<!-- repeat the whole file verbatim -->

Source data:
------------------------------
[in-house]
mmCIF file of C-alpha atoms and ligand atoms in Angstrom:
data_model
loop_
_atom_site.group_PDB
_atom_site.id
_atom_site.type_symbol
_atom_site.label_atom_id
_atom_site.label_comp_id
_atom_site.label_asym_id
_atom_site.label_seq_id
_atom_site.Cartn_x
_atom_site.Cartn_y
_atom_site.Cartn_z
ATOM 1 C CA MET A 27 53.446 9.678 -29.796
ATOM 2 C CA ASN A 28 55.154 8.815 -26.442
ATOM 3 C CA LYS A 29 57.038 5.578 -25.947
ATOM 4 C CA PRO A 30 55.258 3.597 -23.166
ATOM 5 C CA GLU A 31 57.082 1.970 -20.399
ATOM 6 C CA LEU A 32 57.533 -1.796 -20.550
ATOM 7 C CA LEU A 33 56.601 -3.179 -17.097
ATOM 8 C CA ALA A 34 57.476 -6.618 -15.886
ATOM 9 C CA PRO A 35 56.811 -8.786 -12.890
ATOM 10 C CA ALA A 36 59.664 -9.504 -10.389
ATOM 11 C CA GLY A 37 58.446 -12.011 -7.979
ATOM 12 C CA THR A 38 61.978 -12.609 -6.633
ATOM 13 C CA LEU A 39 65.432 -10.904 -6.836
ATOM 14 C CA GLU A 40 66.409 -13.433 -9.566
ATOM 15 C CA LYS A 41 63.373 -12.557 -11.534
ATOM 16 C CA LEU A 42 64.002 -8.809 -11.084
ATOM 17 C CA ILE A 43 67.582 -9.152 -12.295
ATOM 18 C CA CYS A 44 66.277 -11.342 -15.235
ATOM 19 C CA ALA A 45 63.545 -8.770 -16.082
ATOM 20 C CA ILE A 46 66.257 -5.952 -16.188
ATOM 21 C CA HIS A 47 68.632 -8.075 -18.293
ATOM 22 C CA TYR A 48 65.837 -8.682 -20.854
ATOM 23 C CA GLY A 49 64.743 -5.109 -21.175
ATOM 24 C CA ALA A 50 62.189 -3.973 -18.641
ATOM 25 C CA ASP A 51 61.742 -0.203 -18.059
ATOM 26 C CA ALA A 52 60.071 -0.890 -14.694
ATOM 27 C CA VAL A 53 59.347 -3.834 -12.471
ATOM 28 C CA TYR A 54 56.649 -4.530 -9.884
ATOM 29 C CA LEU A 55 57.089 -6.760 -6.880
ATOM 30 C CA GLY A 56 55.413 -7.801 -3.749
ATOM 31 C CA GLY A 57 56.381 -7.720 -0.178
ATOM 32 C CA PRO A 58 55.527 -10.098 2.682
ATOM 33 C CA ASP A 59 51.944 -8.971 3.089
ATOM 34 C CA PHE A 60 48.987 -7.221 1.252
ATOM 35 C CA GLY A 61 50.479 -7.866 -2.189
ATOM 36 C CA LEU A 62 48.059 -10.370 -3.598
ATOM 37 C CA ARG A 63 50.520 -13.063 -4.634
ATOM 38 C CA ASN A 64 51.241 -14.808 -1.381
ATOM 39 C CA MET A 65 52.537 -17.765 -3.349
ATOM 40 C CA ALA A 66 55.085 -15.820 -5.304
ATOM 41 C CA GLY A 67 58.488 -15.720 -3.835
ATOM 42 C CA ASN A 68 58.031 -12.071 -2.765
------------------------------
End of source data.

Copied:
[in-house]
mmCIF file of C-alpha atoms and ligand atoms in Angstrom:
data_model
loop_
_atom_site.group_PDB
_atom_site.id
_atom_site.type_symbol
_atom_site.label_atom_id
_atom_site.label_comp_id
_atom_site.label_asym_id
_atom_site.label_seq_id
_atom_site.Cartn_x
_atom_site.Cartn_y
_atom_site.Cartn_z
ATOM 1 C CA MET A 27 53.446 9.678 -29.796
ATOM 2 C CA ASN A 28 55.154 8.815 -26.442
ATOM 3 C CA LYS A 29 57.038 5.578 -25.947
ATOM 4 C CA PRO A 30 55.258 3.597 -23.166
ATOM 5 C CA GLU A 31 57.082 1.970 -20.399
ATOM 6 C CA LEU A 32 57.533 -1.796 -20.550
ATOM 7 C CA LEU A 33 56.601 -3.179 -17.097
ATOM 8 C CA ALA A 34 57.476 -6.618 -15.886
ATOM 9 C CA PRO A 35 56.811 -8.786 -12.890
ATOM 10 C CA ALA A 36 59.664 -9.504 -10.389
ATOM 11 C CA GLY A 37 58.446 -12.011 -7.979
ATOM 12 C CA THR A 38 61.978 -12.609 -6.633
ATOM 13 C CA LEU A 39 65.432 -10.904 -6.836
ATOM 14 C CA GLU A 40 66.409 -13.433 -9.566
ATOM 15 C CA LYS A 41 63.373 -12.557 -11.534
ATOM 16 C CA LEU A 42 64.002 -8.809 -11.084
ATOM 17 C CA ILE A 43 67.582 -9.152 -12.295
ATOM 18 C CA CYS A 44 66.277 -11.342 -15.235
ATOM 19 C CA ALA A 45 63.545 -8.770 -16.082
ATOM 20 C CA ILE A 46 66.257 -5.952 -16.188
ATOM 21 C CA HIS A 47 68.632 -8.075 -18.293
ATOM 22 C CA TYR A 48 65.837 -8.682 -20.854
ATOM 23 C CA GLY A 49 64.743 -5.109 -21.175
ATOM 24 C CA ALA A 50 62.189 -3.973 -18.641
ATOM 25 C CA ASP A 51 61.742 -0.203 -18.059
ATOM 26 C CA ALA A 52 60.071 -0.890 -14.694
ATOM 27 C CA VAL A 53 59.347 -3.834 -12.471
ATOM 28 C CA TYR A 54 56.649 -4.530 -9.884
ATOM 29 C CA LEU A 55 57.089 -6.760 -6.880
ATOM 30 C CA GLY A 56 55.413 -7.801 -3.749
ATOM 31 C CA GLY A 57 56.381 -7.720 -0.178
ATOM 32 C CA PRO A 58 55.527 -10.098 2.682
ATOM 33 C CA ASP A 59 51.944 -8.971 3.089
ATOM 34 C CA PHE A 60 48.987 -7.221 1.252
ATOM 35 C CA GLY A 61 50.479 -7.866 -2.189
ATOM 36 C CA LEU A 62 48.059 -10.370 -3.598
ATOM 37 C CA ARG A 63 50.520 -13.063 -4.634
ATOM 38 C CA ASN A 64 51.241 -14.808 -1.381
ATOM 39 C CA MET A 65 52.537 -17.765 -3.349
ATOM 40 C CA ALA A 66 55.085 -15.820 -5.304
ATOM 41 C CA GLY A 67 58.488 -15.720 -3.835
ATOM 42 C CA ASN A 68 58.031 -12.071 -2.765